student life

Are long breaks really a good thing for students?

I had to laugh at Michael Gove’s recent advice to cut the traditional six week summer holiday for school pupils.

I had to laugh at Michael Gove’s recent advice to cut the traditional six week summer holiday for school pupils. He believes that to compete with our Asian counterparts, we must spend more time in education.

Well, Mr Gove, I am currently in the middle of my four and a half month summer holiday. Welcome to the world of an undergraduate student.

Yes, if the Education Secretary thinks schools are too lenient regarding learning time, he should examine the life of a typical student. After a term comprising of no more than ten hours of contact time a week and no exams, I have been on holiday since the middle of April. This may sound to you like an ideal life. I can assure you, it’s not.

Boredom and Monotony

Such an expansive break is a gift for some people. A few of my friends have partaken in volunteering programs in locations from Thailand to Ghana and I’m sure they are having the time of their lives, helping others while watching themselves grow as people and all that other wholesome stuff.

What about the rest of us? We don’t all have the funds and, indeed, the moral fibre, to give up our summers helping those less fortunate in sweaty climates.

My break has been on the whole one of boredom and monotony. Thankfully, I have a part-time job, which occupies part of my week and coaxes me out of bed in the morning. The rest of this time has been filled with TV box sets, the occasional gym visit and far more chocolate than I am willing to admit to.

I can’t even say I’ve had much of a chance to indulge in the favourite student pass-time of drinking. It’s hard to find a companion for the pub when all my friends are either working or building orphanages in Chiang Mai. Likewise, setting up visits with uni friends is an operation in itself, coordinating mutual free time between work, family holidays and other commitments.

Wasted Time

My four and a half month summer break is really only the tip of the iceberg. When I include the Christmas Holidays, Easter Break and two, half-term-like ‘reading weeks’ (which are largely redundant for a practical course like journalism), my total sabbatical amounts to a preposterous six months.

Six months.  I am away from uni the same period of time I am there. At this rate, my four-year course could be comfortably fitted into half the time. I am fortunate that I don’t have to pay for my degree; it is my foreign classmates paying £10,000 a year for the privilege of this six-month siesta I feel sorry for.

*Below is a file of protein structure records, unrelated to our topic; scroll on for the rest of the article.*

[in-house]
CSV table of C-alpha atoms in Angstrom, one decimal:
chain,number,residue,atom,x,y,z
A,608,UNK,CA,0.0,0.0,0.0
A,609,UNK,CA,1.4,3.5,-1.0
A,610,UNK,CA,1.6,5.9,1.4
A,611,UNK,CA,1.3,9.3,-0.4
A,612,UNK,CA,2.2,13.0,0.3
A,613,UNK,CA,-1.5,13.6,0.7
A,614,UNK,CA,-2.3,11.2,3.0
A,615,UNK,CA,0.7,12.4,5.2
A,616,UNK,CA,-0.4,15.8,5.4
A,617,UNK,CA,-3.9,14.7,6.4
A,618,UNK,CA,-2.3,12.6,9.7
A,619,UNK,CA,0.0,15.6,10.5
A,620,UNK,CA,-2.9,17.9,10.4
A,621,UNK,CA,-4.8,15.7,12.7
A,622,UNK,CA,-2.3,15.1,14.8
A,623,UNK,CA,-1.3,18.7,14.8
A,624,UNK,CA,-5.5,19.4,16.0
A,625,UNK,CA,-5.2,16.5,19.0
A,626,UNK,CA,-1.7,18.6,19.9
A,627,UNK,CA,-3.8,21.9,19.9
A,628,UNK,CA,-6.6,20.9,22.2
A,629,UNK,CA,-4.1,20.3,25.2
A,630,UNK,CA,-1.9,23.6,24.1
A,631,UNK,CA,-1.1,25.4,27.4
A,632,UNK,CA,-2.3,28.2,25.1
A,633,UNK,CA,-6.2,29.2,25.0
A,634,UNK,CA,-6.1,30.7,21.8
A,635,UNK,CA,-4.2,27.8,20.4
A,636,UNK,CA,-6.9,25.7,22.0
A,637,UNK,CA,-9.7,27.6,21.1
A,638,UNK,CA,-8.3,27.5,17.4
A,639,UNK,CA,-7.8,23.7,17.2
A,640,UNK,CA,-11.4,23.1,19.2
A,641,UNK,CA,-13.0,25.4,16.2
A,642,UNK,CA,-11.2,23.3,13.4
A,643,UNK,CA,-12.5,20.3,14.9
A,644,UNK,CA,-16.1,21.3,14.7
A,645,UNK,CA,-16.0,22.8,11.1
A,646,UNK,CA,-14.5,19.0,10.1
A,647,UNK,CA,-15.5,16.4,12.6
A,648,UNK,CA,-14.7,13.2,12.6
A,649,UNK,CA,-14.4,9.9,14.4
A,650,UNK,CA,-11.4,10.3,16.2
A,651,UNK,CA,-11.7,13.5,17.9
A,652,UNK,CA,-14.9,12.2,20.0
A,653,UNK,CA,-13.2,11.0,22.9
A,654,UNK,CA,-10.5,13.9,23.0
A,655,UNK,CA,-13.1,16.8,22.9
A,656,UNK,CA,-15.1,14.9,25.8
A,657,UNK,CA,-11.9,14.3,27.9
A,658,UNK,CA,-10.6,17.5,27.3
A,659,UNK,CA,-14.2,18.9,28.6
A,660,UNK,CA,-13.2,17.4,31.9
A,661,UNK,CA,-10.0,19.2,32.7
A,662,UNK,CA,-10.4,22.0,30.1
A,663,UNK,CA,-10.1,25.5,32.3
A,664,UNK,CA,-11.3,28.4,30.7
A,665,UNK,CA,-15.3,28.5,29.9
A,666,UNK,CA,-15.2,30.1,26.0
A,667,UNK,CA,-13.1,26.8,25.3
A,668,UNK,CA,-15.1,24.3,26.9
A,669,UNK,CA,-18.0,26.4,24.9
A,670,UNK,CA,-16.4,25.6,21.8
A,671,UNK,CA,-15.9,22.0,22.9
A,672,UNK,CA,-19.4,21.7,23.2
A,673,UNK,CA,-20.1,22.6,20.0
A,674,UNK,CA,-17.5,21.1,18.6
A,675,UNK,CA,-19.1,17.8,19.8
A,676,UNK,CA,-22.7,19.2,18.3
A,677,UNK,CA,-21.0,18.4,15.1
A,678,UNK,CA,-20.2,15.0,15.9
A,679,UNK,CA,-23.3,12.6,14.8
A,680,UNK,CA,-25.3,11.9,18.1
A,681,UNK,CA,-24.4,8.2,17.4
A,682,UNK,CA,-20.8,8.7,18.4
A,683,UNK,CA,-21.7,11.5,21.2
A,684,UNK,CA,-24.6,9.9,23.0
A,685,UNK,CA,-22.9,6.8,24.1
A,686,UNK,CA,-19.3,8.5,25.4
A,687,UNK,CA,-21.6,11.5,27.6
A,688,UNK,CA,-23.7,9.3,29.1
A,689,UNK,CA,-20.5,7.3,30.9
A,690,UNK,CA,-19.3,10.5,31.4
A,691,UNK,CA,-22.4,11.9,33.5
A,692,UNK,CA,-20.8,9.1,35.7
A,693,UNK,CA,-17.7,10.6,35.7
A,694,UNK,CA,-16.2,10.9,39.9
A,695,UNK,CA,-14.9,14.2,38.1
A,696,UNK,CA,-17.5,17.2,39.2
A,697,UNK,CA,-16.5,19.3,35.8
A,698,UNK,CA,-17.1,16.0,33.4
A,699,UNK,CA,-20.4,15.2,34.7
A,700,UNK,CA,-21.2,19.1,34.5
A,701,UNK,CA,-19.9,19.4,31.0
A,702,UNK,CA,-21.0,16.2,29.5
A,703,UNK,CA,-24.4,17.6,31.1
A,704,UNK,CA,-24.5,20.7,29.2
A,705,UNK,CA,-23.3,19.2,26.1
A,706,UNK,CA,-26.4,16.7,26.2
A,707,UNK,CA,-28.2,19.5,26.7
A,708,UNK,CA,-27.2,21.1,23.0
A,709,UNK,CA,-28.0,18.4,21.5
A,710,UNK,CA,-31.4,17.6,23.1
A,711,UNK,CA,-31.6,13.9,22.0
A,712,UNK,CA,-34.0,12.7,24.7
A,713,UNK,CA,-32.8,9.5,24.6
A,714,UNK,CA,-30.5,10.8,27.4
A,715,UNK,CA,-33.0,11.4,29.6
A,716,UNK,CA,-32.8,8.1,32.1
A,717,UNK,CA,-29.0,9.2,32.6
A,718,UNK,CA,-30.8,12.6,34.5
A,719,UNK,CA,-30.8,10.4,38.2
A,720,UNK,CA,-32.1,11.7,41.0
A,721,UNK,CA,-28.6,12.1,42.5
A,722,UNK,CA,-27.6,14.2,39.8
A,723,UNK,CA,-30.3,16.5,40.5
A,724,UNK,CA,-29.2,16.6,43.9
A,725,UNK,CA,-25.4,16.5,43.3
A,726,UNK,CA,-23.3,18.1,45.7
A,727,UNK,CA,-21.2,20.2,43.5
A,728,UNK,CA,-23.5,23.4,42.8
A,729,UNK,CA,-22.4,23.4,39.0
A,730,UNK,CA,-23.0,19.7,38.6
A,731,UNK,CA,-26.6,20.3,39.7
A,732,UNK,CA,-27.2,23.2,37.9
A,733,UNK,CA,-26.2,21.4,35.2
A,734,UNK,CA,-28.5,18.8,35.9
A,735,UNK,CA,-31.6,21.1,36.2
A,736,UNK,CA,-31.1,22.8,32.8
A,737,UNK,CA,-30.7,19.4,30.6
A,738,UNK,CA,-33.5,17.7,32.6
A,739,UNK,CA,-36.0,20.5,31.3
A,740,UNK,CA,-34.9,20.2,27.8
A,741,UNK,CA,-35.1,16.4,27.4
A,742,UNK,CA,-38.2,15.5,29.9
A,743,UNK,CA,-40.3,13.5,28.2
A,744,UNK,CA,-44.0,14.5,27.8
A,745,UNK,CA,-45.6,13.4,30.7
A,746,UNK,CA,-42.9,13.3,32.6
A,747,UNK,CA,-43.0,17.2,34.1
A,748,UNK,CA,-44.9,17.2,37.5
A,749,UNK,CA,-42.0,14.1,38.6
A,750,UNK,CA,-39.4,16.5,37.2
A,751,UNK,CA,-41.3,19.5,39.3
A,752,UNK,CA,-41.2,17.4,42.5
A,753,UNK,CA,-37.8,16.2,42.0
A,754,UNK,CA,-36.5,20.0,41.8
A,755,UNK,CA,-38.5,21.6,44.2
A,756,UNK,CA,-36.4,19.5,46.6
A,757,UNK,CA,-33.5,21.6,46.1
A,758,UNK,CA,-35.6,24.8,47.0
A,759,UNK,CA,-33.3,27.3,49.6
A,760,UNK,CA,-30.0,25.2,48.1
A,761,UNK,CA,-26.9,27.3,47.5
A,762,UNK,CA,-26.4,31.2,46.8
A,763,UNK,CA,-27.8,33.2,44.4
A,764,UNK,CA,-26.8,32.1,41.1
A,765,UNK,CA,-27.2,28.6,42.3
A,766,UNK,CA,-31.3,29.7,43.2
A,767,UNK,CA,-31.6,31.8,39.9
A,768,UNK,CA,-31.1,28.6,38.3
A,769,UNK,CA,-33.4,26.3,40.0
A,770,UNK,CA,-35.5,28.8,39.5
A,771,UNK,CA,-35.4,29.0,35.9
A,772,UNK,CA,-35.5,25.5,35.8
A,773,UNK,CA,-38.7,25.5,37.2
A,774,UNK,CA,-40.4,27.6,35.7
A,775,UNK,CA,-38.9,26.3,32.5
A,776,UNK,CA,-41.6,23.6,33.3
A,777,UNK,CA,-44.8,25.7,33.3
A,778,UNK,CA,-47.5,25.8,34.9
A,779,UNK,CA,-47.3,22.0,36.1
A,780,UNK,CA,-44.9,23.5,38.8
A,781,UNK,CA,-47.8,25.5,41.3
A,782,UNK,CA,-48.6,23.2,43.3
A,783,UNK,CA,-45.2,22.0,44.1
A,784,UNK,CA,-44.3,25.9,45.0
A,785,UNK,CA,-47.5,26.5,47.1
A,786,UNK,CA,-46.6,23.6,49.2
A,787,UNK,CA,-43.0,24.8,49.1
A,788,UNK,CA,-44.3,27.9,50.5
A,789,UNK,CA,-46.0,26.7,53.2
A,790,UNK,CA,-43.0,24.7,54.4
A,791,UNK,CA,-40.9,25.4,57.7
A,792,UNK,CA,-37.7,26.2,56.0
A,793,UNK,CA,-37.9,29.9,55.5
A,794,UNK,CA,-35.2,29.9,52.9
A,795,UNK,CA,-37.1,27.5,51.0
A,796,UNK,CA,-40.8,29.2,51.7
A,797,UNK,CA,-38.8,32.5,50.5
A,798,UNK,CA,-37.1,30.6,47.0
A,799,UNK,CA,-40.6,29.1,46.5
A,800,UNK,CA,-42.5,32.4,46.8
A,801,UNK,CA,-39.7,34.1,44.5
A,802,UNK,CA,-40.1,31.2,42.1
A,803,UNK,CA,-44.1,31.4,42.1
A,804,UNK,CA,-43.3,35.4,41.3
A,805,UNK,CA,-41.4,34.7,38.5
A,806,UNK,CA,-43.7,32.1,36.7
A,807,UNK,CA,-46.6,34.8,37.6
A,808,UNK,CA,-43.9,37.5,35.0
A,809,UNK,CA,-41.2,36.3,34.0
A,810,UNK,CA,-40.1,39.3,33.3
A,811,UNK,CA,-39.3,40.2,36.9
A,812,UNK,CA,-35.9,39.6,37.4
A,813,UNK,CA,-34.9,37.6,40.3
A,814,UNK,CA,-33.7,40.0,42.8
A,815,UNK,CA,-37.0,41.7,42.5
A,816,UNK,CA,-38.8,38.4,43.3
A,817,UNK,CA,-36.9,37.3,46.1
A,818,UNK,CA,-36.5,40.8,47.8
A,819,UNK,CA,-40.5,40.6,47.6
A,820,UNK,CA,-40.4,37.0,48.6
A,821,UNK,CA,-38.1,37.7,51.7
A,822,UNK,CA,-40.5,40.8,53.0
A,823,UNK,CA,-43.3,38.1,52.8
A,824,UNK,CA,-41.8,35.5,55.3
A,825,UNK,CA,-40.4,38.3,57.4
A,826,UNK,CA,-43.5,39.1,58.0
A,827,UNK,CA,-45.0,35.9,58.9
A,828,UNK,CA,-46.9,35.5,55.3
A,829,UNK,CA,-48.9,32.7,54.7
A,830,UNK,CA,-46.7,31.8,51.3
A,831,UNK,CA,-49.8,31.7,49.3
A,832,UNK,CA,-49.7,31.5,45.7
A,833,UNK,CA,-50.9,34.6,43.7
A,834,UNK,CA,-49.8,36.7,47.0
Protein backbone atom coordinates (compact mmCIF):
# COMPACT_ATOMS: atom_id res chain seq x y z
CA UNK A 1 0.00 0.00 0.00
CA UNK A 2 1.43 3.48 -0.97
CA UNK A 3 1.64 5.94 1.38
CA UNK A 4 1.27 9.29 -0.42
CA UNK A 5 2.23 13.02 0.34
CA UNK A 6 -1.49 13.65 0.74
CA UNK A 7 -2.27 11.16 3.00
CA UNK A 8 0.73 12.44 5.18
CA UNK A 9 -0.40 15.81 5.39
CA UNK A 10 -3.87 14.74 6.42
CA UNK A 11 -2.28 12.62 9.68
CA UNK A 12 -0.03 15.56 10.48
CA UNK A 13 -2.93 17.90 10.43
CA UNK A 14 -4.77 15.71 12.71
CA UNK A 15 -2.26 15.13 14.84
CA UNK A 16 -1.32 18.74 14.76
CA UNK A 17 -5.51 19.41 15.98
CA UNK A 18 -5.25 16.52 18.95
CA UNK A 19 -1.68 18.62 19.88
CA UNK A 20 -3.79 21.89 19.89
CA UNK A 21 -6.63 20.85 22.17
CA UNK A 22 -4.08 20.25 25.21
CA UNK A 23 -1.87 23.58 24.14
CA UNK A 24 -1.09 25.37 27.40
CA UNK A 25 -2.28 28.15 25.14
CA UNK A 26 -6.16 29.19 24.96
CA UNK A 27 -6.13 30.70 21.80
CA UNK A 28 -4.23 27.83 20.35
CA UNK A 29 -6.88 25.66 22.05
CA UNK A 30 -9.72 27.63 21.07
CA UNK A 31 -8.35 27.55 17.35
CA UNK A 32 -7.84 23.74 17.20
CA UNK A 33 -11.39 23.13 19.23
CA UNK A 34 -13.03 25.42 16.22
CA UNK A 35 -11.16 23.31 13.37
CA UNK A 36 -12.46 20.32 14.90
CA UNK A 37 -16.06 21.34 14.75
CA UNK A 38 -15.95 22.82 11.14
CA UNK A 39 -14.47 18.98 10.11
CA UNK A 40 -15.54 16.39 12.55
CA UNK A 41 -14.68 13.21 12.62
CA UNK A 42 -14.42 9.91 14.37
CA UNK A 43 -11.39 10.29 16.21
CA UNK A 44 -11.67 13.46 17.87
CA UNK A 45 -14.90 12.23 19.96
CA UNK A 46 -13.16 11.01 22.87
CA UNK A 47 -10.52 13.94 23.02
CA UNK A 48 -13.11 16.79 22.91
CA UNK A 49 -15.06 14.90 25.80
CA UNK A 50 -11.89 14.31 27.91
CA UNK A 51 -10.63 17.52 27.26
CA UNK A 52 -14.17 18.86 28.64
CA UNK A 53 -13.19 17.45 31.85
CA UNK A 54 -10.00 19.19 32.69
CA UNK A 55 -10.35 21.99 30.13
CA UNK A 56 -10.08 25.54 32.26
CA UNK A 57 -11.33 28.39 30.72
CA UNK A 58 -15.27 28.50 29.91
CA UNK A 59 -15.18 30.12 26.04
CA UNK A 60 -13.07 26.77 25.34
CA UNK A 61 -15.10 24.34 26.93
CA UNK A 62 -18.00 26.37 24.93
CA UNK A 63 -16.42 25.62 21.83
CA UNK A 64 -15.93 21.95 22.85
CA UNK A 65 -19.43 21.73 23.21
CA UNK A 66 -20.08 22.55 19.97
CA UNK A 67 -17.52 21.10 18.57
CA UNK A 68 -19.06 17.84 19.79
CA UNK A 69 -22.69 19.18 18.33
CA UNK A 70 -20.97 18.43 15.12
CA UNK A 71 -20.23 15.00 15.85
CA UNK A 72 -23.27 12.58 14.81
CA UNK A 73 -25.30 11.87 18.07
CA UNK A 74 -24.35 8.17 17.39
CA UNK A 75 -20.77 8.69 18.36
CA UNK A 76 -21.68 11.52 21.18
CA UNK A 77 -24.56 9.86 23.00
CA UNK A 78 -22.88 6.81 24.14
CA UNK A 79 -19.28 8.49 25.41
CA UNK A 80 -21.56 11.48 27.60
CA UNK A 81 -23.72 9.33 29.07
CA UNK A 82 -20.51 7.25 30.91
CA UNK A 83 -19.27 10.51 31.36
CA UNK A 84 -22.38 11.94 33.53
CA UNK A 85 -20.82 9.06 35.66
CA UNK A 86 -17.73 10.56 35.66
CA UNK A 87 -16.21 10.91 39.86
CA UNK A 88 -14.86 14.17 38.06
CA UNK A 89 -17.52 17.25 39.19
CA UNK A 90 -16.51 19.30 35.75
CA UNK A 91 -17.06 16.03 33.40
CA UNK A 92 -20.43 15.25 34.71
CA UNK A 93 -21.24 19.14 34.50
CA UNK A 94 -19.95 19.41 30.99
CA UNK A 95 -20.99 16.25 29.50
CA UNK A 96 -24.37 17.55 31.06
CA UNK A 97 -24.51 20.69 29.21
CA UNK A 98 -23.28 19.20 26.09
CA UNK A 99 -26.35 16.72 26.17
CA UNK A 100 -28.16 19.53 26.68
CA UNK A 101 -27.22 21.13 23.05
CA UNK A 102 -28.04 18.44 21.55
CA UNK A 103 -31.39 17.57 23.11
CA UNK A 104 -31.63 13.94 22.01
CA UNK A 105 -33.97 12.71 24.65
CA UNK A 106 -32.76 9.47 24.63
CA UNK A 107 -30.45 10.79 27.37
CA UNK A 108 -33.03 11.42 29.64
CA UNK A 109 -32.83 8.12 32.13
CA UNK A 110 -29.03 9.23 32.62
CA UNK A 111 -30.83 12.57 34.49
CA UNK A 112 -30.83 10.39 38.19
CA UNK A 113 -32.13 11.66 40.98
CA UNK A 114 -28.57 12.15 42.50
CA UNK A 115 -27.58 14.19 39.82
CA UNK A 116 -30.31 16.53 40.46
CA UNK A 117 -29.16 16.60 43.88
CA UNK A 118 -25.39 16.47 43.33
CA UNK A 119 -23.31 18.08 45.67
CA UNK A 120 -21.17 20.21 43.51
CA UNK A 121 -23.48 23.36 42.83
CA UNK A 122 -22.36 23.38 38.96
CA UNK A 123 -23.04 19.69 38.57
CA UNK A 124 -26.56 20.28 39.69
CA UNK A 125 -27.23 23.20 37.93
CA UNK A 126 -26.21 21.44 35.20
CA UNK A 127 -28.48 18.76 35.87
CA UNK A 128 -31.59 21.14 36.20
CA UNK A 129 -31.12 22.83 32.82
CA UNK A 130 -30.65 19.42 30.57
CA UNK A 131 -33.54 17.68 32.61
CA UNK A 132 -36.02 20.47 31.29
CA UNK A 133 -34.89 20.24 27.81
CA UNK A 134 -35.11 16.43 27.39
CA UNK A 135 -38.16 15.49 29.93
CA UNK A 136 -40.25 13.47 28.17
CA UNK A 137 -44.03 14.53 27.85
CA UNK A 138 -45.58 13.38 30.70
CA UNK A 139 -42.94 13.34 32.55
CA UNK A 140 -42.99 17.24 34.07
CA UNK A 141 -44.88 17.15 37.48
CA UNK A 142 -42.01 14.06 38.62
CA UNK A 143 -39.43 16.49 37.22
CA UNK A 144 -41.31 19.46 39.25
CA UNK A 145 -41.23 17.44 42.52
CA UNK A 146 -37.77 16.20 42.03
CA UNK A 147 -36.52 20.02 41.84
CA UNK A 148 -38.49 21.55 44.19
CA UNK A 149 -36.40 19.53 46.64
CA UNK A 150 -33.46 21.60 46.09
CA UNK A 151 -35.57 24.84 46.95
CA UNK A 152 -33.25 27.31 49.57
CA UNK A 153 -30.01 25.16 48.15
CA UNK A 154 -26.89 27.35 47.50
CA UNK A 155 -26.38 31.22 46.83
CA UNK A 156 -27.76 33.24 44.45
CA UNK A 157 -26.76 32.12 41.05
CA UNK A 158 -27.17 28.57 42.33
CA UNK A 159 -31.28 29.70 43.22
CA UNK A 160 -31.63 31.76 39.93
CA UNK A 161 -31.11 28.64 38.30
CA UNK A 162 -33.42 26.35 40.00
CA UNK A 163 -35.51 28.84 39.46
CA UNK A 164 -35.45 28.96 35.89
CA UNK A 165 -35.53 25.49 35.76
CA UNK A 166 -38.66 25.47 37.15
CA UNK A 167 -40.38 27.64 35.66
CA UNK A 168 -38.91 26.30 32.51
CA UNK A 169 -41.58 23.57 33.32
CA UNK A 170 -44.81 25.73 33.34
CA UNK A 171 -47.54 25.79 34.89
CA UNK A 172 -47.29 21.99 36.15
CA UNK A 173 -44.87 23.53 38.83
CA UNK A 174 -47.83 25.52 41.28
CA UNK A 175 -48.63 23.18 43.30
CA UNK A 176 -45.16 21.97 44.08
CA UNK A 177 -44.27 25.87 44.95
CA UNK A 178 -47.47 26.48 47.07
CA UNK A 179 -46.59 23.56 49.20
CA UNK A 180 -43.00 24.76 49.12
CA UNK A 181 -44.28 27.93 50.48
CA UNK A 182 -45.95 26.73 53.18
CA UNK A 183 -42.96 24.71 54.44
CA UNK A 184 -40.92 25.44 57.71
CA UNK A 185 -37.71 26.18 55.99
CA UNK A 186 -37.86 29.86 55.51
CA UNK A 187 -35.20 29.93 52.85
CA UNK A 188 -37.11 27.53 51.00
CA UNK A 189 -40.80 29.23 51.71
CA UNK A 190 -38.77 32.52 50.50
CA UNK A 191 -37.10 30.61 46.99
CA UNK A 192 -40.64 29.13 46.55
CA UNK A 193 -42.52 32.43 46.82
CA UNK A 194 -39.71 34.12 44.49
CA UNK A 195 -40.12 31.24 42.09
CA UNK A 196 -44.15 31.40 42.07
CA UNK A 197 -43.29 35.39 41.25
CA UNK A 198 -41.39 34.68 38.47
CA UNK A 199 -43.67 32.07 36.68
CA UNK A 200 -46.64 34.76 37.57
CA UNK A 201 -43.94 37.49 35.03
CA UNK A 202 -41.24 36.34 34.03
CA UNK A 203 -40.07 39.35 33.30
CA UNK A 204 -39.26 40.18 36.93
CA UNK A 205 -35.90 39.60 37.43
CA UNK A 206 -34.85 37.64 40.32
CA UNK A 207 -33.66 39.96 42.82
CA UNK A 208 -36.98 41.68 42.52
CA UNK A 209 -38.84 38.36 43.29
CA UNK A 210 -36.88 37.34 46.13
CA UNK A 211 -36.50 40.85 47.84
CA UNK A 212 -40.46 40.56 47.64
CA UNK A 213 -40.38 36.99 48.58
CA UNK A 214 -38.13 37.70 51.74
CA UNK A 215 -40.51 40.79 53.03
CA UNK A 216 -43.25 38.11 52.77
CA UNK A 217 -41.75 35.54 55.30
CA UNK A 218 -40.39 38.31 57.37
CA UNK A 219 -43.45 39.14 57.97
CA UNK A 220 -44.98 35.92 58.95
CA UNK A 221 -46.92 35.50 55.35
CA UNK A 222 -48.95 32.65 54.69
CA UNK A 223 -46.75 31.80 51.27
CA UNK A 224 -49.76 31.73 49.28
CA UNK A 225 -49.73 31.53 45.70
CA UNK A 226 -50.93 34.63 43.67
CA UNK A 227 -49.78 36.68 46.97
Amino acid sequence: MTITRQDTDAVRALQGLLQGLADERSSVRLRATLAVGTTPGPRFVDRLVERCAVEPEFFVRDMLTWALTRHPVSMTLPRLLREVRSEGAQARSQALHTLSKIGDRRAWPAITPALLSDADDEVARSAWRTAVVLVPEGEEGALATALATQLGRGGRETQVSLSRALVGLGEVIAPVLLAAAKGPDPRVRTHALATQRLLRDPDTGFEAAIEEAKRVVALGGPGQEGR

Now most lecturers will argue that during this time you should still be engaging with your studies somehow. What many of them really mean is; “Go away and amuse yourselves while I enjoy this holiday much more than you.”

As a journalism student, I do continue to write as much as possible and this break has freed up a little more time for me to pursue this. However, it has also separated me from the cosmopolitan city, full of inspiration for articles, and left me in my dreary hometown where culture and excitement are limited.

There is, of course, the option of work experience. It is definitely worth your while to spend some time experiencing your chosen career in real-life and not just study it. Nevertheless, I feel such opportunities are subject to a postcode lottery.

Living in the North East of Scotland definitely limits my chances of an internship at a glossy magazine or a big-time newspaper. My class was recently advised of an unpaid internship for the whole summer- in London.

If I can’t afford to live like the locals in Ghana, I certainly can’t finance four months in the Capital. I would need to save for at least a summer to pay for something like this and for most students, all holiday earnings are essential to survive the following uni year.

Return to Civilisation

Arguably, the best thing about this summer is that the tedium of home life has confirmed my love for the city and my desire to succeed in my studies. I am extremely eager to return to my beloved Edinburgh and continue on my path to becoming a top journalist, despite a sketchy first year.

Maybe that’s why they give us such a long break?

I doubt it.

What do you think of the long breaks? Have your say in the comments section below, on Facebook or on Twitter.

Photo: Kevin Poh